The results were as follows (Tables 1 and 2; Figure 5).

Table 1. Long Amplicon (160bp) 4 sample copy number averages

Table 2. Short Amplicon (60bp) 4 sample copy number averages

The results demonstrate that the use of stability buffer allows for stable amplicon copy numbers at 3 and 5 days from initial sample prep. Thus, DNA degradation appears to be inhibited by the immediate addition of the buffer to the sample. The mechanism of action can be the sequestering or chelation of divalent cations by the CDTA reagent in the buffer. Since the operation of intestinal endonucleases and exonucleases requires divalent cations as cofactors, when such co factors are limiting, the activity of the nucleases can decrease dramatically.

In the second experiment, the effect of temperature on stool DNA was assessed. Stools from two normal individuals were collected and processed as described above. The samples, in this case, were not spiked with extra human DNA. Two incubation temperatures were used; 24°C and 49°C, the latter approximating the upper temperature limit of what samples might be subjected to in practice. Aliquots were taken at time zero, and at one and three days. DNA was precipitated and diluted as described above. Primers specific for human alu sequences were used in the qPCR reaction. Three different amplicon sizes were queried - 45bp, 130bp, and 245bp.

The results were as follows (Table 3). Table 3.

Stool #1

In Table 3, W indicates water and B indicates buffer. The first and second numbers in the headings refer to temperature and # hours, respectively. Figure 6 shows the data arranged in a bar graph format. The results demonstrate that the stability effect of the buffer is consistent at both incubation temperatures over a three day span.

The final experiment assessed the effects of the zwitterionic detergent in the stability buffer. It was first necessary to determine whether the inclusion of a zwitterionic detergent adversely affected the DNA stabilizing properties of the buffer. Stools from two normal individuals were collected and split into two 5 g fractions each. One fraction was treated with stability buffer minus the zwitterionic detergent, one with stability buffer plus 0.05% Zwittergent 3-16 detergent (CalbioChem, Cat. No.: 693023, Lot No.: B62555, MW 391.6), and the last with water. Dilutions were done at 1 :7 (stool/buffer or water) ratios. Samples were homogenized and centrifuged. 500 μL of each supernatant was spiked with 1 μg of human DNA (Novagen). Aliquots were taken at time zero and at 3 days after a 24°C incubation. Real time qPCR was performed as above. The primers utilized were human apo(a) "short" (60bp) and alu "long" (245bp). Alu PCR was performed on unspiked DNA. The results were as follows (Table 4).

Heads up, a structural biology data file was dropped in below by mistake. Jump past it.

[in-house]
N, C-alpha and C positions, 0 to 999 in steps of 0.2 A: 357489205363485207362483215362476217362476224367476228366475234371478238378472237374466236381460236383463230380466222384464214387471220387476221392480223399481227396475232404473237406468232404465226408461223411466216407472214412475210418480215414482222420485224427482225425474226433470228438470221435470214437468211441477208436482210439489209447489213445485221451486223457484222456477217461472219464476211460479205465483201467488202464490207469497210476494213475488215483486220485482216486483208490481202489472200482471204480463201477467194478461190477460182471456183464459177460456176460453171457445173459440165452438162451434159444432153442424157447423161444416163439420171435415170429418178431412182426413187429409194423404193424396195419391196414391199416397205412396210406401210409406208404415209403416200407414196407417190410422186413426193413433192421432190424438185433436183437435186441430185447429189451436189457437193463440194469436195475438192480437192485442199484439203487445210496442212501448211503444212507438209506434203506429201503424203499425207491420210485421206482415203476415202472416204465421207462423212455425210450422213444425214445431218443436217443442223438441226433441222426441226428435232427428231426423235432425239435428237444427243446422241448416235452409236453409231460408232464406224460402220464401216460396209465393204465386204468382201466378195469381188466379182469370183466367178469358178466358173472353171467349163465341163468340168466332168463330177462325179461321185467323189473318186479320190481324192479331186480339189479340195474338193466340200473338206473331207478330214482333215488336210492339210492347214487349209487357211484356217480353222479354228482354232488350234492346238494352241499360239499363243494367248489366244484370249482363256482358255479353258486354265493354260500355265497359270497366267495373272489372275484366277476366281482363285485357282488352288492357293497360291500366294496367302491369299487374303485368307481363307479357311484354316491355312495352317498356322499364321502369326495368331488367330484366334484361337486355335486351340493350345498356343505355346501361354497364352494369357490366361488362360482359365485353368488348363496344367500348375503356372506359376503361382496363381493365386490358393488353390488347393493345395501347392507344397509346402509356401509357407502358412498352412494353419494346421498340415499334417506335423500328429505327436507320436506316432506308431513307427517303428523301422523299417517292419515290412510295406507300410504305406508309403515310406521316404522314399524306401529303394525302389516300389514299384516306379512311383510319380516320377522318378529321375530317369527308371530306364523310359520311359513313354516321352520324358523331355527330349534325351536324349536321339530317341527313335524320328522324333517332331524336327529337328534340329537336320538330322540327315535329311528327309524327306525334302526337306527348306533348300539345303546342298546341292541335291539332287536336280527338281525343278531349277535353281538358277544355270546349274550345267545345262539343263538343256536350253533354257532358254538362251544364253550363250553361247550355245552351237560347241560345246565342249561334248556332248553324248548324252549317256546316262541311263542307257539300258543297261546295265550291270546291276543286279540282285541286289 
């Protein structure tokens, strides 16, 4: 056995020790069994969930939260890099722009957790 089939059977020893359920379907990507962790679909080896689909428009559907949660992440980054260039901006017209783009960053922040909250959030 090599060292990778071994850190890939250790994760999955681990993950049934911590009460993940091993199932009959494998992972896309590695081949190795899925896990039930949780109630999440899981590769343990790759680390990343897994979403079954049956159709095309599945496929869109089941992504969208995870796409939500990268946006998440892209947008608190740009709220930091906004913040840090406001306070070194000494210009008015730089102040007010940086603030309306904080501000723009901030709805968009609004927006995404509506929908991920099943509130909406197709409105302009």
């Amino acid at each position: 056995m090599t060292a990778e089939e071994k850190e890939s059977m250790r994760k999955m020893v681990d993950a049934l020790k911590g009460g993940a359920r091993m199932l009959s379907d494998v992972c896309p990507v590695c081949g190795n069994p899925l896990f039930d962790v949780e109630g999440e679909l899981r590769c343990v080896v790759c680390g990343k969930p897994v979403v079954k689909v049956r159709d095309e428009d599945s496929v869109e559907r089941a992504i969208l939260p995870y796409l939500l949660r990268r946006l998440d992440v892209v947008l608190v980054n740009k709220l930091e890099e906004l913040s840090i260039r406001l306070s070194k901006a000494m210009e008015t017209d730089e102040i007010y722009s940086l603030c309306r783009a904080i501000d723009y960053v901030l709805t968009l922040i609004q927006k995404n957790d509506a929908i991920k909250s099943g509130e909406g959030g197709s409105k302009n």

Table 4. ALU 245 PCR 0 hours 72 hours apo(a) "short" PCR 0 hours 72 hours

Crude DNA 1 :100 Crude DNA 1 :100

Sample 1 buffer 628 715 751 1720 Sample 2 buffer 1240 1000 1660 3150

Sample 1 buffer + zwittergent 857 751 2940 3400 Sample 2 buffer + zwittergent 980 1030 5820 2970

Sample 1 water 2.01 618 Sample 2 water 7.51 268

The addition of the zwittergent did not significantly affect (beneficially or adversely) the ability of the buffer to preserve DNA integrity over time. Secondly, some initial experiments were performed with a triple-quadrupole mass spectrometer to determine the effects of the zwittergent on protein and peptide stability in stool. Three human stool samples were collected and pooled. Five grams of pooled human stools were placed into each of four 50 mL Falcon tubes. Each tube received 12.5 mL of one of the following buffers: CDTA buffer, CDTA+Z pH8 buffer, CDTA+Z pH9 buffer, and ddH2O (double deionized water). The CDTA buffer was produced to contain 150 mM CDTA (trans- 1 ,2-Diaminocyc lohexane- N,N,N',N'-tetraacetic acid monohydrate; Sigma, Cat. No.: 125572-95-4; MW 364.35), 0.5 M Tris (Tris-HCL, Fisher Scientific, Cat. No.: BP152-1, Lot No. 045245, MW 121), and 10 mM NaCl (Curtis Matheson Scientific, Cat. No.: 832-006, Lot No.: M272 KPRB, MW 58) with the final pH of the buffer being 9.0. The CDTA+Z pH8 buffer was produced to contain the CDTA buffer plus 0.05% Zwittergent 3-16 detergent (CalbioChem, Cat. No.: 693023, Lot No.: B62555, MW 391.6) with the final pH of the buffer being 8.0. The CDTA+Z pH9 buffer was produced to contain the CDTA buffer plus 0.05% Zwittergent 3-16 detergent with the final pH of the buffer being 9.0. 40 μL of a 100 pmol/μL protein solution containing CEA (Carcinoembryonic Antigen; antigen grade, Human Metastatic Liver of colon Adenocarcinoma, Biodesign, Cat. No.: A3815, Lot No.: 5127106), Galectin-3 (human, recombinant, expressed in E. coli, Sigma, Cat. No. : G5170, Lot No. : 116Kl 383), and NNMT (Nicotinamide N-methyltransferase; recombinant, human, U.S. Biological, Cat. No.: N-2561-70, Lot No.: L7020957 C7020957, 50 μg) were added to each tube. The tubes were shaken with buffer until the stools were mostly homogenized. 2 mL of each sample was transferred to a 2-mL microcentrifuge tube and centrifuged for 10 minutes at 14,000 rpm. The supernatant was removed and pushed through a 0.2 μm syringe filter (Nalgene, Cat. No.: 190-2520, Lot No.: 595153). The filtrate was frozen, and the remaining stool homogenates were incubated at 24°C. After 72 hours, the remaining stool homogenates were shaken, centrifuged, and filtered as before. The homogenates were desalted over StrataX columns and eluted in 2 mL of a solution containing 30 % acetonitrile and 0.2% formic acid. The eluents were lyophilized, and quantitatively assessed by multiple reaction monitoring (MRM) using a triple - quadrupole mass spectrometric detection. This allows for a very accurate determination of intact peptide levels. The results were as set forth in Table 5.